Q. Jesus, near the point of death cried out, “My God, my God, why have you forsaken me?” (Mk 15:34). What does this actually mean? To what level is Jesus forsaken by the Father? Perhaps the loss of the Beatific Vision or even more? Did the forsaking actually begin in the Garden of Gethsemane when Jesus took our sins upon himself and was covered by the sins of all humanity so as to look abhorrent in the eyes of the Father till all sin was atoned by his death? So was he, more or less, forsaken during his entire passion?

Richard F. McMahon, St. Paul, Minnesota

A. Here’s a reply from Father Reginald Martin:  

Jesus’ words on the cross give the name to a little-discussed aspect of spirituality called “abandonment.” As God’s Son, Jesus was not subject to the same internal temptations we are, but a Dominican theologian has pointed out that at Gethsemane and Calvary, the human Jesus “deliberately allowed his flesh to recoil from the pain of the Passion in order to taste the full bitterness of his chalice. Similarly we are to suppose that he willed to experience to the full all the suffering involved in the ordeal of temptation so as to be as close as possible to all his fellowmen.”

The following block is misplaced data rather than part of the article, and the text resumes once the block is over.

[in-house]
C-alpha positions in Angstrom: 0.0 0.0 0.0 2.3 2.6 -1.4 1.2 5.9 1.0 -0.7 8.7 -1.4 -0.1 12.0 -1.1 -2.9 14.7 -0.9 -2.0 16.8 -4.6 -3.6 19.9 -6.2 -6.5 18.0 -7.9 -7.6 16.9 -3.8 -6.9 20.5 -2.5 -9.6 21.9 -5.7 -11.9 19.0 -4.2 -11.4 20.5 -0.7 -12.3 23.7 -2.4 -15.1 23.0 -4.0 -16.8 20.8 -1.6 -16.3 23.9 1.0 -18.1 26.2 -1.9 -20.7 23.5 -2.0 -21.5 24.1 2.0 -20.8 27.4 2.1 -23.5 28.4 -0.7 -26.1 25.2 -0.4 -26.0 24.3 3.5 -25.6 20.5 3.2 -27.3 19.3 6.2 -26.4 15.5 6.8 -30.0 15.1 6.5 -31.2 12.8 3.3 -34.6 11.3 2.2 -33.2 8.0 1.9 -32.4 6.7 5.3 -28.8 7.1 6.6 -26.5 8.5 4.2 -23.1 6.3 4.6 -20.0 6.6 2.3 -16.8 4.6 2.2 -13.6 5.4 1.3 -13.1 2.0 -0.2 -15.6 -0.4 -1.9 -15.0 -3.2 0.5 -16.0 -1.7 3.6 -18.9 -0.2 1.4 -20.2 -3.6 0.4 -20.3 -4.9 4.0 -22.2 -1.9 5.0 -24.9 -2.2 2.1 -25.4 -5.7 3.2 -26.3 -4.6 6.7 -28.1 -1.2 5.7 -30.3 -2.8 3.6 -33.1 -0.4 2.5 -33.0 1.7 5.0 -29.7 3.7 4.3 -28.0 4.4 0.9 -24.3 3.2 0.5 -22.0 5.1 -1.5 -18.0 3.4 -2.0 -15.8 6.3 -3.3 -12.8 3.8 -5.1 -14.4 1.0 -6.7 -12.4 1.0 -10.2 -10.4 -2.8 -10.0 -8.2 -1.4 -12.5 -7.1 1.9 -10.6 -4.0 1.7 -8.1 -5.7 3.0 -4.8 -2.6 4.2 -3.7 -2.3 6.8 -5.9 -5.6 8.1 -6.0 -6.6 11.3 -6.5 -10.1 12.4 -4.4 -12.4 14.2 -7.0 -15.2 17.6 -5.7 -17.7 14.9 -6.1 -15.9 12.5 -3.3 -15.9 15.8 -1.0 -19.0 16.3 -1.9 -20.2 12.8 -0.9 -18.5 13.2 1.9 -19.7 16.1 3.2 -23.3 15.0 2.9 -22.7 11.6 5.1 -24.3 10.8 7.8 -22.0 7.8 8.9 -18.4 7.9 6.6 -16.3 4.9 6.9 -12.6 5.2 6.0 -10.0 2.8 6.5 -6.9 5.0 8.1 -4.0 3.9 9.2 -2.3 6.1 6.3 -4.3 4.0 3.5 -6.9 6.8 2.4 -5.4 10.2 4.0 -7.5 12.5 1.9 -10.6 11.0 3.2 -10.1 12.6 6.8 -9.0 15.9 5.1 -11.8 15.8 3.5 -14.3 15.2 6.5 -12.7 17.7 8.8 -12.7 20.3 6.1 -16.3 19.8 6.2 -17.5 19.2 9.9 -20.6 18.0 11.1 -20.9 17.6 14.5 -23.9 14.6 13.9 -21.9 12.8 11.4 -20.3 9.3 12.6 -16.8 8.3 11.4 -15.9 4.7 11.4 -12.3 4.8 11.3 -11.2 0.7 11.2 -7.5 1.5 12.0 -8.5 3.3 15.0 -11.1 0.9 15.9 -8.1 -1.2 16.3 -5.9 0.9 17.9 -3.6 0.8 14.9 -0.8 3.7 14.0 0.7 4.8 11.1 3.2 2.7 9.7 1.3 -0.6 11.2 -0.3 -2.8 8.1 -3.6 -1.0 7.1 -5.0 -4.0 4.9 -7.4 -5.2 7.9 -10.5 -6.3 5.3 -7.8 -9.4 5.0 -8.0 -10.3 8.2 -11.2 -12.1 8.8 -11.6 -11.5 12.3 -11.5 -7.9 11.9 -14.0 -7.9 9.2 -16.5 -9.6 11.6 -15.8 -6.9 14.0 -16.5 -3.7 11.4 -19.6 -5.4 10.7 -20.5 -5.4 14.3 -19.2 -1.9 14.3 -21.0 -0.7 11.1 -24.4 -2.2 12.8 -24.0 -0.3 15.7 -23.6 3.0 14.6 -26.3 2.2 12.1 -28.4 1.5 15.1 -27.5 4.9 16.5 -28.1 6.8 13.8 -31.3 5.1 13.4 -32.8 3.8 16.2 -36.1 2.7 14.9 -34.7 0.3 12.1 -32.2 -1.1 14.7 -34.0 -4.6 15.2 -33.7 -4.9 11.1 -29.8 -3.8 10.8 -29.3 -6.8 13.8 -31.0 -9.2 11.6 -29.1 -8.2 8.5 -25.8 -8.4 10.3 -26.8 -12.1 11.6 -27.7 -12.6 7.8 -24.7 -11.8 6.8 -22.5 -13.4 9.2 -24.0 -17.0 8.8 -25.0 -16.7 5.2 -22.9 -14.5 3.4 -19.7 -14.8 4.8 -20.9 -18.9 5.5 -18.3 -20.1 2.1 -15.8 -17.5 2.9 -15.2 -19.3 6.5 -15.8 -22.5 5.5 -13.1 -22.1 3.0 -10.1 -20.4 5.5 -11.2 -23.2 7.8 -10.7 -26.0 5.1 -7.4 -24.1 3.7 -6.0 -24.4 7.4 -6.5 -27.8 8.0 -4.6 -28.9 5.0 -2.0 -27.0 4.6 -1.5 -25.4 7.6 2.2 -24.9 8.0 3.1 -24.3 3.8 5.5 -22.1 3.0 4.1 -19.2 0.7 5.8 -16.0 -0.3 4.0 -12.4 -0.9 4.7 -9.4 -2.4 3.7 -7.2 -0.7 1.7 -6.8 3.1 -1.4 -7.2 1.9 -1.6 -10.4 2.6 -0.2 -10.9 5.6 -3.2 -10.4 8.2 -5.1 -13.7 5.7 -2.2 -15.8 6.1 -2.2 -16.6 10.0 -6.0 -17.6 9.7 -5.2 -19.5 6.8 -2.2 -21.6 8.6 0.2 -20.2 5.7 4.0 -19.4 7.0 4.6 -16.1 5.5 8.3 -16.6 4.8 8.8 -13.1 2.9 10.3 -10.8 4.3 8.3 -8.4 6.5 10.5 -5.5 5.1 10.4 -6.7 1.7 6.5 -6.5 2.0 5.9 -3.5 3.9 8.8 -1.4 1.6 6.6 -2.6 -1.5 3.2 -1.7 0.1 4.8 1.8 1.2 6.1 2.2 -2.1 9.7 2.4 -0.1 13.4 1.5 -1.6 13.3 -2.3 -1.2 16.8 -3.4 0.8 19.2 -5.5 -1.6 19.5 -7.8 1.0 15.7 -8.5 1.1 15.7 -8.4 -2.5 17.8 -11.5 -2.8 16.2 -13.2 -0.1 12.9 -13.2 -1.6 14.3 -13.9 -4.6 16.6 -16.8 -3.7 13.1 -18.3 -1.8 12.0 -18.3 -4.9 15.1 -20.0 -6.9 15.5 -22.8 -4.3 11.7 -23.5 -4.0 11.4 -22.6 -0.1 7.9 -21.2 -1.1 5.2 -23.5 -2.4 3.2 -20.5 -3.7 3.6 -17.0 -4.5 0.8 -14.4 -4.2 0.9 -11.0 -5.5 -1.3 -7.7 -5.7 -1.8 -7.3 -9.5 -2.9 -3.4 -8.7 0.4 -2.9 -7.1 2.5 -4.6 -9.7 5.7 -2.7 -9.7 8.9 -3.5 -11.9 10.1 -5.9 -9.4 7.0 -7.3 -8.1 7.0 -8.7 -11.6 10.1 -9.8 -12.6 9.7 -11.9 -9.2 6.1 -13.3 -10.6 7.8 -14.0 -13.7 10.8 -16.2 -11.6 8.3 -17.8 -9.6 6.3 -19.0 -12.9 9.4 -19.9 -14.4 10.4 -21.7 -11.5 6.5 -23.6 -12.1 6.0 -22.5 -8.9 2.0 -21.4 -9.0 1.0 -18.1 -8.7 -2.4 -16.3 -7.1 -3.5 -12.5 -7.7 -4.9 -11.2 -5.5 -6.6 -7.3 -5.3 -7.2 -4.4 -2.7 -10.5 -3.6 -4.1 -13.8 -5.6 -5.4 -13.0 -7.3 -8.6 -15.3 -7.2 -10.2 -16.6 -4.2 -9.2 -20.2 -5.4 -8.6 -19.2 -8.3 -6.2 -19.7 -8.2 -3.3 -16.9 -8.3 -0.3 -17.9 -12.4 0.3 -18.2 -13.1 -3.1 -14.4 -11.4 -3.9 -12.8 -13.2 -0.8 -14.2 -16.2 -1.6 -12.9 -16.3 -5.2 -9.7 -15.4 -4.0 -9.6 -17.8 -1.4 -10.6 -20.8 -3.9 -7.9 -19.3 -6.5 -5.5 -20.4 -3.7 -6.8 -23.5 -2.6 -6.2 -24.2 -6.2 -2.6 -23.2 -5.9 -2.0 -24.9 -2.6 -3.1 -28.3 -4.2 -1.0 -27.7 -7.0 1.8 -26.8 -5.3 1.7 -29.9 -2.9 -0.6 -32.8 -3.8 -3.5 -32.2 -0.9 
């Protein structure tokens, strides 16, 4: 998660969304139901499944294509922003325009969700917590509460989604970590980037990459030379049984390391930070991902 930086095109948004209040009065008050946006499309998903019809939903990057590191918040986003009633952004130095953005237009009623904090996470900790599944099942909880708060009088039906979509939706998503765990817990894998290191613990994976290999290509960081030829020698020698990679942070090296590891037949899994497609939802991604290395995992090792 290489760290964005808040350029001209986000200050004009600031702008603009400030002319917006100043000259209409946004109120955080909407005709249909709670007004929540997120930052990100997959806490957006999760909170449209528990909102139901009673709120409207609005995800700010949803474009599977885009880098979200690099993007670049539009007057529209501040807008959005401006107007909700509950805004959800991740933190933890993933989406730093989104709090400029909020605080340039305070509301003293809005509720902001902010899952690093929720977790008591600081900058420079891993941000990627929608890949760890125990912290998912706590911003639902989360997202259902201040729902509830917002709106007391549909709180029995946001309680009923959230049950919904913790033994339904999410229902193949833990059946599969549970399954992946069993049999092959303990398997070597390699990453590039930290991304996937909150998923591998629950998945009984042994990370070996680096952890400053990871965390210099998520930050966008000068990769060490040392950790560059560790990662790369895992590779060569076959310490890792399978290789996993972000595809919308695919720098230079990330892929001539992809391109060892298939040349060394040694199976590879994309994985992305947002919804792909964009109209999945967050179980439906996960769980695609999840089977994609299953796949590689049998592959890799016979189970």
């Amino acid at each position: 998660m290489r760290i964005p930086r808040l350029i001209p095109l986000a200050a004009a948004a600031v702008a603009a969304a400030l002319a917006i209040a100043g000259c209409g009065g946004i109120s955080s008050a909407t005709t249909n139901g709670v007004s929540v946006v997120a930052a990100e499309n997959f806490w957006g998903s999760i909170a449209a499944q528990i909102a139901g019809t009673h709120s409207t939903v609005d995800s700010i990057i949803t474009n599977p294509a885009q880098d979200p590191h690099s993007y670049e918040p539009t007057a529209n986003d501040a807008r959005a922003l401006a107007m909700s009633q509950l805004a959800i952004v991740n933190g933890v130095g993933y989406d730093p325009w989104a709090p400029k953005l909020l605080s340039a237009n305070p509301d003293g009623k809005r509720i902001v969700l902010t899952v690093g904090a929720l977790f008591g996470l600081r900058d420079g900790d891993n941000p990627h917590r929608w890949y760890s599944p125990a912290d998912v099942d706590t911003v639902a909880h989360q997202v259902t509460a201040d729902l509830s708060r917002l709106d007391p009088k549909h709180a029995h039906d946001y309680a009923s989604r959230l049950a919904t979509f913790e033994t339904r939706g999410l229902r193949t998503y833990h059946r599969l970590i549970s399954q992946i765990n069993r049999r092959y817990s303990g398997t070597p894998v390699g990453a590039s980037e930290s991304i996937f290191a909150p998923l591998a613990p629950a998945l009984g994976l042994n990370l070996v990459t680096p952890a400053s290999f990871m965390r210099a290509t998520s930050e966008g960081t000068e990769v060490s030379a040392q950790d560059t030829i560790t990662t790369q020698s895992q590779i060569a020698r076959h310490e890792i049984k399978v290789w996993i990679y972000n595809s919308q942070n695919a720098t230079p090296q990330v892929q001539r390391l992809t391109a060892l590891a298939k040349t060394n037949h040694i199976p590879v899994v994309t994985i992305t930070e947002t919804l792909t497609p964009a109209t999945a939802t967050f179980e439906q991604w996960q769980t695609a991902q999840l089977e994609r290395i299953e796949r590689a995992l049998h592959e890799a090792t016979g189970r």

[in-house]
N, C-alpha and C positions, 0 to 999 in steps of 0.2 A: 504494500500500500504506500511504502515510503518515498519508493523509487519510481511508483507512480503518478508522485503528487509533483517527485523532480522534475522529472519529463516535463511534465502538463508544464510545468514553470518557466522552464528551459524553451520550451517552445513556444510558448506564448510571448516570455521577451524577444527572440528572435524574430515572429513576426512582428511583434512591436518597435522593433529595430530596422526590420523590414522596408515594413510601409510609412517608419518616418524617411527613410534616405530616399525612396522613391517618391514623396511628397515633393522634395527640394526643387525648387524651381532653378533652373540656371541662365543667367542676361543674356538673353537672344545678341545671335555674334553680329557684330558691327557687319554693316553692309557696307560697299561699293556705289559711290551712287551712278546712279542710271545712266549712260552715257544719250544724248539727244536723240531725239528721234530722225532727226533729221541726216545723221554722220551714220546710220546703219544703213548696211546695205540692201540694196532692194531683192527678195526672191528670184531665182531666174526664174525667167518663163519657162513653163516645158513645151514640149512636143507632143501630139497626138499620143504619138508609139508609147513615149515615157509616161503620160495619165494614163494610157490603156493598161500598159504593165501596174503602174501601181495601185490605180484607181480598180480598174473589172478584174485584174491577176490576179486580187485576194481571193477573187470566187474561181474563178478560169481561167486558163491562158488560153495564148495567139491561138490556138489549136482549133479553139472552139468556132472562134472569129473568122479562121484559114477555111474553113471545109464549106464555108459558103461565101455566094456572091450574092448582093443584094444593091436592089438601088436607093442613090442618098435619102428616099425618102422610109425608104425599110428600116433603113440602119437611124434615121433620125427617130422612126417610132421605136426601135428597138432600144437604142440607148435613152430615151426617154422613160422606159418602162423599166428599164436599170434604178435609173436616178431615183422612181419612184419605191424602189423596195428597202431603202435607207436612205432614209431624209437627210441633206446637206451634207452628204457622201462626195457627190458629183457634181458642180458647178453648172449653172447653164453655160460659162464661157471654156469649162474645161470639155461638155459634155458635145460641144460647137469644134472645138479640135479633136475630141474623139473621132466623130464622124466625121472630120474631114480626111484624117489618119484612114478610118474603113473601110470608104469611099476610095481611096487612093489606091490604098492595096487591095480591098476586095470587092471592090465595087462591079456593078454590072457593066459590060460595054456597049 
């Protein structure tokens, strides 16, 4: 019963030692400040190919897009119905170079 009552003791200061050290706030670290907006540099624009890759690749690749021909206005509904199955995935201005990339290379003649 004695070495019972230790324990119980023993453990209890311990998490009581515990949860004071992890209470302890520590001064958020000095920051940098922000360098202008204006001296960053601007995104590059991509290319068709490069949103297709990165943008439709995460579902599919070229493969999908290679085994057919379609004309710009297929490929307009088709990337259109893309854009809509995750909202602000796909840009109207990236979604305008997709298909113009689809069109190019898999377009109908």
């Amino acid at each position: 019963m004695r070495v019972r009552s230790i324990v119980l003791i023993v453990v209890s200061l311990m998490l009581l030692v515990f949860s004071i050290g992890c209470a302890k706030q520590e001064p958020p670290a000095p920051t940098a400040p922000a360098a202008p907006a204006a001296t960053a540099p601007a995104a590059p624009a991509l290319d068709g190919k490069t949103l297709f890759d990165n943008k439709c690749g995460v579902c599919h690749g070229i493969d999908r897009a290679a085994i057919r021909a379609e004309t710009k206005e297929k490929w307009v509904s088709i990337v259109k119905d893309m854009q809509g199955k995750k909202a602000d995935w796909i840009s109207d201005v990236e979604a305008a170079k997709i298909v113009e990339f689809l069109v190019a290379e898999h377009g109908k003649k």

Mary is our model in all things, and the sword that pierced her heart as she stood by the cross was her moment of abandonment. The agony of the human Jesus and his mother shows that God can withdraw — if only momentarily — and allow us to suffer, to realize just how infinitely deep is the abyss of our human infirmity. This is unquestionably hard to acknowledge at the time, but this is a sign of God’s regard and trust, and evidence that he intends to bring something from the ordeal, something far greater than the pain we experience.